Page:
Thursday, February 7, 2013

Dual Survival: a Man's Soap Opera?





Many moons ago I was in the military and I had some basic Survival, Evasion, Resistance and Escape (SERE) training. That training and the mission’s requirements led me to have a peculiar mindset about survival which included different priorities than a civilian survivalist would have. During that time I attended a traditional skills camping weekend; not for training, but rather for fun. I wore my BDU pants, used my military rucksack and slept under a camo poncho like I was used to doing. Most everybody else wore blue jeans, just carried the stuff straight from the trunks of their cars to the campsite, and slept in canvas baker tents. At mealtime I demonstrated a dakota fire hole and explained how to use it and a conifer tree to have a clandestine fire, while they showed me how to cook an egg in its shell. They had one way of doing things and I had another, and we all just shared what we knew and why we did it. The whole weekend was that way…there was no drama, just learning. 

So why is there all that drama on the Dual Survivor show? Well, the sad fact is that TV must cater to the ignorant masses who crave drama and stupidity. While we would all love to see a truly educational show that focused on bushcraft and campcraft skills and experiences, it would be a ratings flop and a money loser. TV is big business and big business doesn’t do anything unless it makes money. So I understand why TV survival shows are the way they are and do not fault the personalities or even the producers.  They are just trying to make a living. 

For somebody who is somewhat knowledgeable and experienced in woodcraft or outdoor survival, much of the value of shows like Dual Survival is the opportunity that they provide to discuss and debate the scenarios, techniques, and decisions depicted in the show. To be honest I enjoy that opportunity.  So, until truly dangerous advice or stunts begin to emerge on Dual Survivor, I’ll continue to watch the show. But I’ll also continue to poke fun at the fabricated drama and pile on with criticism about the outlandish “survival” stunts!

Thursday, January 24, 2013

Review: Vargo Hexagon Titanium Wood Stove


Introduction
I purchased the Vargo Hexagon stove about two years ago and I've used it on nearly every fall, winter and spring outing since. Because of it's amazing versatility and it's light weight it is my goto piece of kit for food prep.
 
Design, Features and Use
The design is very simple: a hexagonal base and six hinged side plates. When assembled, the side plates serve as the pot holder, wind screen and as the legs to keep the base off the ground to promote air circulation. One of the hinged plates serves as a door to add fuel, access a stove, or regulate air. Assembly is simple: fold the sides up and snap into place. The stove folds flat when not in use and includes it's own carrying case, which is handy since it tends to get quite sooty when I used birch or other resinous woods.
 
The Vargo Hexagon is designed as a wood stove, and works very well as such. The convenience of not having to carry fuel and use the twigs, etc. that are readily available everywhere makes this stove worth the cost. However, the stove can also be used with a variety of fuels. When paired with a Trangia alcohol stove the Hexagon serves as a wind screen, a pot stand and keeps the stove body off the cold ground leading to faster "bloom."  The hexagon works similarly with trioxane tablets and even on very cold days I've had good results; on a recent outing with the temperature hovering around 5F and wind-chills in the -15F range I heated ramen noodles with 2 military triox tabs in just a few minutes.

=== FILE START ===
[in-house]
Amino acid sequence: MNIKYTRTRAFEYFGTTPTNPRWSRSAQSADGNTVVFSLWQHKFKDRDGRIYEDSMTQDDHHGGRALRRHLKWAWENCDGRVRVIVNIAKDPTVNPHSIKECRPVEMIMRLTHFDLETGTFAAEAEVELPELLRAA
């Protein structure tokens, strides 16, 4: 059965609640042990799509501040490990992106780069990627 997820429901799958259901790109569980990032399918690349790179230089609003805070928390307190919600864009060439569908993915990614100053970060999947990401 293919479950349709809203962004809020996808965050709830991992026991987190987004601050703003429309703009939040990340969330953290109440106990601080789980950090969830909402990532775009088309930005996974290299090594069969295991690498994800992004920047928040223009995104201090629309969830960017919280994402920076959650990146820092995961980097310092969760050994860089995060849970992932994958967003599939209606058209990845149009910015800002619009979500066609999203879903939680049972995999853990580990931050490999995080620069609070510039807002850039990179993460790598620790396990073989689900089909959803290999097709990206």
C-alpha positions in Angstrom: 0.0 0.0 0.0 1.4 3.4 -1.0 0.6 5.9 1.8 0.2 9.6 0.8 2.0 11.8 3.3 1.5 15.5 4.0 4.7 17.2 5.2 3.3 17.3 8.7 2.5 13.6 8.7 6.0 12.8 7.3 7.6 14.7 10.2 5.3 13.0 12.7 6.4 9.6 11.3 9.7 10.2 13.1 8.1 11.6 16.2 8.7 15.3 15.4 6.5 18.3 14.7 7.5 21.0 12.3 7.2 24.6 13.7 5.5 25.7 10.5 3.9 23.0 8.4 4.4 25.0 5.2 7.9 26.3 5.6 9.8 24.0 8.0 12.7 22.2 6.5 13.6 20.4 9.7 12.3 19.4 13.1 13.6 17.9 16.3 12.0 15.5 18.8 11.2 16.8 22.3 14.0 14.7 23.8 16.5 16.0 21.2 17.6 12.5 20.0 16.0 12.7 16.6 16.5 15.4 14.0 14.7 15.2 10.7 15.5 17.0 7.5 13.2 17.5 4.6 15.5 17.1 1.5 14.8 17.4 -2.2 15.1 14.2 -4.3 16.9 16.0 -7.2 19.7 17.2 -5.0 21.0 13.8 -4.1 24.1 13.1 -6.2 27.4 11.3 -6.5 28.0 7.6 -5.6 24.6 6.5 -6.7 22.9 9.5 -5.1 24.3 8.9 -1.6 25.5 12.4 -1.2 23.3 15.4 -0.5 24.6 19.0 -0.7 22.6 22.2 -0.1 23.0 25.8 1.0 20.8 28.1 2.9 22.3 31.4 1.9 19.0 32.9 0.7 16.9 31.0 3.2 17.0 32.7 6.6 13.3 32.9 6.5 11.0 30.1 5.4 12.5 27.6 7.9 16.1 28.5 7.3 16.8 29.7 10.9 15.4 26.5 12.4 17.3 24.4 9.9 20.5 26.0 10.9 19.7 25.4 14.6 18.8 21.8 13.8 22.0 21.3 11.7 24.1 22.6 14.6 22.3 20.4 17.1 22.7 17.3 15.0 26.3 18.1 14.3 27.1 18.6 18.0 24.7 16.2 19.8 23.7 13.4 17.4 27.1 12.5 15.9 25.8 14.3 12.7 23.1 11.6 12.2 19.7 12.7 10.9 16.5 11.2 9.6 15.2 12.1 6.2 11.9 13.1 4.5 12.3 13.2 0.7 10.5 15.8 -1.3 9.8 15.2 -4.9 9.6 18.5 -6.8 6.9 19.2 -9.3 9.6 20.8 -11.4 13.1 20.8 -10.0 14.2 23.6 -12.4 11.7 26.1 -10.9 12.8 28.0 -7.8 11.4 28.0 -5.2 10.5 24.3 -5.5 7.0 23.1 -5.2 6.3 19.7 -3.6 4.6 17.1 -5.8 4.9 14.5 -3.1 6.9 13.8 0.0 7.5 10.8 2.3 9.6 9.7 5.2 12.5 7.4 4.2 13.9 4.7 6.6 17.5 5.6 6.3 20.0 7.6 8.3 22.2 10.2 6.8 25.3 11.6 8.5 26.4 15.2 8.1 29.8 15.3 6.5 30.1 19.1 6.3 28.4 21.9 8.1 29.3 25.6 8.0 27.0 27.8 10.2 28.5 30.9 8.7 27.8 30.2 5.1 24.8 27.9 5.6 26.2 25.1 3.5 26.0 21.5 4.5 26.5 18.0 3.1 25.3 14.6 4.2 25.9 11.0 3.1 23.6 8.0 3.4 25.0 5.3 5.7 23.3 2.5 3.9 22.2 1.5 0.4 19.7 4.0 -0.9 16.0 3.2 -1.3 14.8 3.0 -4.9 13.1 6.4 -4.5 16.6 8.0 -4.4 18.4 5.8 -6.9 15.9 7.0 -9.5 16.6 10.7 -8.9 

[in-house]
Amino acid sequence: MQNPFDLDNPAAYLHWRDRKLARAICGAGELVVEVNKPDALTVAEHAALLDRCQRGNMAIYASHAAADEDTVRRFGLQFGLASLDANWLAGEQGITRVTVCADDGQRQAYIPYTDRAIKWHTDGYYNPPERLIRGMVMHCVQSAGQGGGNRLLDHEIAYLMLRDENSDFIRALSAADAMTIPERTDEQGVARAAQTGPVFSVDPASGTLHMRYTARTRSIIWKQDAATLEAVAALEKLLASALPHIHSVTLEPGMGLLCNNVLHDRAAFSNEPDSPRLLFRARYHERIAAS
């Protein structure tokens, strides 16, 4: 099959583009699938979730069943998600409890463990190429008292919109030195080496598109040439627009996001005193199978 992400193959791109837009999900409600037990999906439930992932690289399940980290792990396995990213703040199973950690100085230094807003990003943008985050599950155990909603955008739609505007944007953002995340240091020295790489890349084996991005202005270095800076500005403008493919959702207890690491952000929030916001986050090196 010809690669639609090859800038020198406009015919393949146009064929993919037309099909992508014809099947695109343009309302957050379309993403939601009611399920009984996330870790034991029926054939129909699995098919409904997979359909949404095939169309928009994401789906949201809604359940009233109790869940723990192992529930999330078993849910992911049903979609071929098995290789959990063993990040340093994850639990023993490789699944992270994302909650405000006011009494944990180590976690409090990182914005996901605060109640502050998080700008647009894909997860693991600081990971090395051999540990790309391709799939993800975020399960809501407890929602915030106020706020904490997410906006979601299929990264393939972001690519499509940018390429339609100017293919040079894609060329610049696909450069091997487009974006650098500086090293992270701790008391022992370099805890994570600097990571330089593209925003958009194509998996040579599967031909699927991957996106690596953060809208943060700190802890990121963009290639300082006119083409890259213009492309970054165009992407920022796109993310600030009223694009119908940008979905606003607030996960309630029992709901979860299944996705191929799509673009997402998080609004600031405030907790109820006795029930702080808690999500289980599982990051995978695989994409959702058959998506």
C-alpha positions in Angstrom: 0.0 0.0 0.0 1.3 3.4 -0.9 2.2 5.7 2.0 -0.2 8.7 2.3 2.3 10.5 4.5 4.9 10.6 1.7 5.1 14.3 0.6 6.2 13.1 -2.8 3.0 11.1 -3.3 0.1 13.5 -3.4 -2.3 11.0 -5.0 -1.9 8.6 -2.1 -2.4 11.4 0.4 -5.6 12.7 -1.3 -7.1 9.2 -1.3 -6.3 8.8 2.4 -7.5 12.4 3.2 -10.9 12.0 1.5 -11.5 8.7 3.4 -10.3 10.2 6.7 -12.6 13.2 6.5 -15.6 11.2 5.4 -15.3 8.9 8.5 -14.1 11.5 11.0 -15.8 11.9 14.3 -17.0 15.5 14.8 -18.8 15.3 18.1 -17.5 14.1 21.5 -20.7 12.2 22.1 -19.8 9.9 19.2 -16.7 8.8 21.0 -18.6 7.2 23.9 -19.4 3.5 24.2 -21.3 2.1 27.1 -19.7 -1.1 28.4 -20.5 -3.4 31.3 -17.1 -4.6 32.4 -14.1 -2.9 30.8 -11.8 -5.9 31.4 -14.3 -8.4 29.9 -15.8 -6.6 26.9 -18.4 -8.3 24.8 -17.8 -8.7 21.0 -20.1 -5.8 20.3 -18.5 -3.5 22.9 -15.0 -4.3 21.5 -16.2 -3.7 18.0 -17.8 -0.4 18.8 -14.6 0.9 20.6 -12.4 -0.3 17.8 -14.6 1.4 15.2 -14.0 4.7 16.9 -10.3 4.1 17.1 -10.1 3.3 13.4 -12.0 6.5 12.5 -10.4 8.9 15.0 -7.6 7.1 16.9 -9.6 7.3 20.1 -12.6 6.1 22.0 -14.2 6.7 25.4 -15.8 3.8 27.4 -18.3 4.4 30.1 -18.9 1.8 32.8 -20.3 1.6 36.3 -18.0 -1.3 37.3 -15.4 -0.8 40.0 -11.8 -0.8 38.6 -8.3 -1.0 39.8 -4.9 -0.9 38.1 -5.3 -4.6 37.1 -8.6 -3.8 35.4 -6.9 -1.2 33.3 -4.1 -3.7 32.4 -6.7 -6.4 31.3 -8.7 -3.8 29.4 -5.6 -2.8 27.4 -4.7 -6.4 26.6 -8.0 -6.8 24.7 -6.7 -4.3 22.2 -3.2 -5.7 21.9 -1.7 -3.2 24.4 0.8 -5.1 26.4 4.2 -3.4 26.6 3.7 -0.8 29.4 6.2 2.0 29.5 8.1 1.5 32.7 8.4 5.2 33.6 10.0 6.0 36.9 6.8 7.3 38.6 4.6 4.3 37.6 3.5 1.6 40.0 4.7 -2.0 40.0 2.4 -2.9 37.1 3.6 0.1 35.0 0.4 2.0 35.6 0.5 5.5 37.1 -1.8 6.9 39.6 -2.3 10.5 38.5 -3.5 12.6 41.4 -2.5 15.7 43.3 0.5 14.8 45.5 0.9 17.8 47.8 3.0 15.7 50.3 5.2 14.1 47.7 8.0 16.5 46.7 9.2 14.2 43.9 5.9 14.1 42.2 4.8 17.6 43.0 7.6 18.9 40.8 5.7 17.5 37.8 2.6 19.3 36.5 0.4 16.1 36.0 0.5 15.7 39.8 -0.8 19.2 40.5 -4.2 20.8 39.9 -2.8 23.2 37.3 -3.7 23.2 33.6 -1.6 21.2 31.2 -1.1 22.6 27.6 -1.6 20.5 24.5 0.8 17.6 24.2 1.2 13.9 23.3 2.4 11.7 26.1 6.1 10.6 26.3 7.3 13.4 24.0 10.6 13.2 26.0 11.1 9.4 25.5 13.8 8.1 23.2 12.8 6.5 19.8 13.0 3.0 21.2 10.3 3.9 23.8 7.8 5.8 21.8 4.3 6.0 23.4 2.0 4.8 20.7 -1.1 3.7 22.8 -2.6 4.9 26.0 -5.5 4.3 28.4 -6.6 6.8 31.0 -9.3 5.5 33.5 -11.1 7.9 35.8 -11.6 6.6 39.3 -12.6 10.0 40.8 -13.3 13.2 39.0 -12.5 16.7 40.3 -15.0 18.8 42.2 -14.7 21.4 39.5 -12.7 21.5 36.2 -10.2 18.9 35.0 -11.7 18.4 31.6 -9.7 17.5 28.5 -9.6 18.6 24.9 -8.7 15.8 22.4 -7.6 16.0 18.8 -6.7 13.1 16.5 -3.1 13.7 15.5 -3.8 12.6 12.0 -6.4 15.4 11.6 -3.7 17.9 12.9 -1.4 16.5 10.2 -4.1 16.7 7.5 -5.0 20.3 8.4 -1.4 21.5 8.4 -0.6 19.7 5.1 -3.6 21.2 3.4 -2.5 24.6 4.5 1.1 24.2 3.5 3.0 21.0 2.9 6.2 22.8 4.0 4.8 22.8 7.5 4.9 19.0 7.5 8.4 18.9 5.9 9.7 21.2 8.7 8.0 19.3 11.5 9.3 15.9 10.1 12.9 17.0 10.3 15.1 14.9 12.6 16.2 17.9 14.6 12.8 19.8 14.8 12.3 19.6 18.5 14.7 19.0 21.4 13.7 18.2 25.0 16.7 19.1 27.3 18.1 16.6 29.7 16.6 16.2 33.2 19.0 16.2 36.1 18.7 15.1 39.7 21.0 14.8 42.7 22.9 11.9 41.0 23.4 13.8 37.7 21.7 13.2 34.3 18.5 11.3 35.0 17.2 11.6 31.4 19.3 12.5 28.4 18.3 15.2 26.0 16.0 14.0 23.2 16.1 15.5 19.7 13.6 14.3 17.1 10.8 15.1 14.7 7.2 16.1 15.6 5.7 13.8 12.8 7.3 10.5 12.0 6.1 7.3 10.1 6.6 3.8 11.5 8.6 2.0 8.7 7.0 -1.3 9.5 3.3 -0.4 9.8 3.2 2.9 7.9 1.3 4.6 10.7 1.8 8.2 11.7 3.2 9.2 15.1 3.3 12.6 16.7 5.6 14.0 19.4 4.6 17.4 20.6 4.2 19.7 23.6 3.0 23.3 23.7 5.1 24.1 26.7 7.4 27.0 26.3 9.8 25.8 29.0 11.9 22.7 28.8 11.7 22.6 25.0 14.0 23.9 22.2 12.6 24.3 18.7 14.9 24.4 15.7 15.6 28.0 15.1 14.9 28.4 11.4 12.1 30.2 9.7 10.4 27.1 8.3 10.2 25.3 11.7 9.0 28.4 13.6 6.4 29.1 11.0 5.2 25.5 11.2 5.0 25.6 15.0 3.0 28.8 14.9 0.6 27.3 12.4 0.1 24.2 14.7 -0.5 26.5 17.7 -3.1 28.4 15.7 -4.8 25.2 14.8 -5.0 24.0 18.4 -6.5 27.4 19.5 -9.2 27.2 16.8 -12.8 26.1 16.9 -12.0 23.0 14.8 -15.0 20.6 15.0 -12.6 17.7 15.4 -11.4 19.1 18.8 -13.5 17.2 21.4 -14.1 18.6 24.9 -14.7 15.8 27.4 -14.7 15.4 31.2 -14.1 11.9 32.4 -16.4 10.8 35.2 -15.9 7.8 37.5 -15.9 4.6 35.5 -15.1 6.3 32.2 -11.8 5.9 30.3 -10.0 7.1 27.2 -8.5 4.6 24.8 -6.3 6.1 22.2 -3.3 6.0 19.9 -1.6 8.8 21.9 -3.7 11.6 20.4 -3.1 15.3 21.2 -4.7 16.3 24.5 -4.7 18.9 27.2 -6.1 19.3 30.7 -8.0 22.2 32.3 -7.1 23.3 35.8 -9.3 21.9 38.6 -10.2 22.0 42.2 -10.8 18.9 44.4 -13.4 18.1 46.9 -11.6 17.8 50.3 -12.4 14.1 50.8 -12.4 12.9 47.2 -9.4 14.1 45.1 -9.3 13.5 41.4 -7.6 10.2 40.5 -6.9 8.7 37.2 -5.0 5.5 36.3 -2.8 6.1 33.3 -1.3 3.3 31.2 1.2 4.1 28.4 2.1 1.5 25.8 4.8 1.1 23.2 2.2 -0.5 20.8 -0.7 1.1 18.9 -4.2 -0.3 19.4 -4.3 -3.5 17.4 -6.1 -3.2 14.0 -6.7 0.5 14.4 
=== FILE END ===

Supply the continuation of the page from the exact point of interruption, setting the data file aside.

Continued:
Cooking with a stick/twig fire.

Cooking with Trangia alcohol stove.

Cooking with trioxane tablets

The Vargo Hexagon is best used to heat water and do other simple cooking chores as regulating the heat can be tricky with wood, alcohol and trioxane. I think that most people would go to a cannister stove or a traditional fire for more complex cooking chores anyways.

My well-used Hexagon stove folded flat after prepping lunch.

One final thing that I'd like to note about this stove is that its titanium construction leads to very fast thermal transfer. This means that the stove itself heats up very quickly when in use and cools down equally quickly when the fire (or stove) is extinguished. I've found that the stove is cool enough to touch with bare hands only minutes after the fire has been extinguished, making for very speedy cleanup after meal time. There is a stainless version available which is more modestly-priced but a bit heavier; I have no experience with that stove but I'm sure it is a fine piece of kit as well.

Specifications:
(from Vargo's website)
  • Titanium Version Weight: 4.1 oz. (116 grams)
  • Stainless Steel Version Weight: 7.4 oz. (210 grams)
  • Height: 4 inches (101 mm)
  • Base diameter: 5 inches (127 mm)
  • Top diameter: 3 inches (76 mm)
Pros:
Compactness
Light weight
Versitile
Durable
Simple to assemble and use

Cons:
Like all titanium goodies the Hexagon isn't super cheap - MSRP is $59.

Conclusion
The Vargo Hexagon titanium wood stove is an extremely simple, reliable, and adaptable piece of kit that is perfect for cooking simple foods and drinks quickly. I'd highly recommend it to anybody for day hikes, bike touring, or backpacking.


http://www.vargooutdoors.com/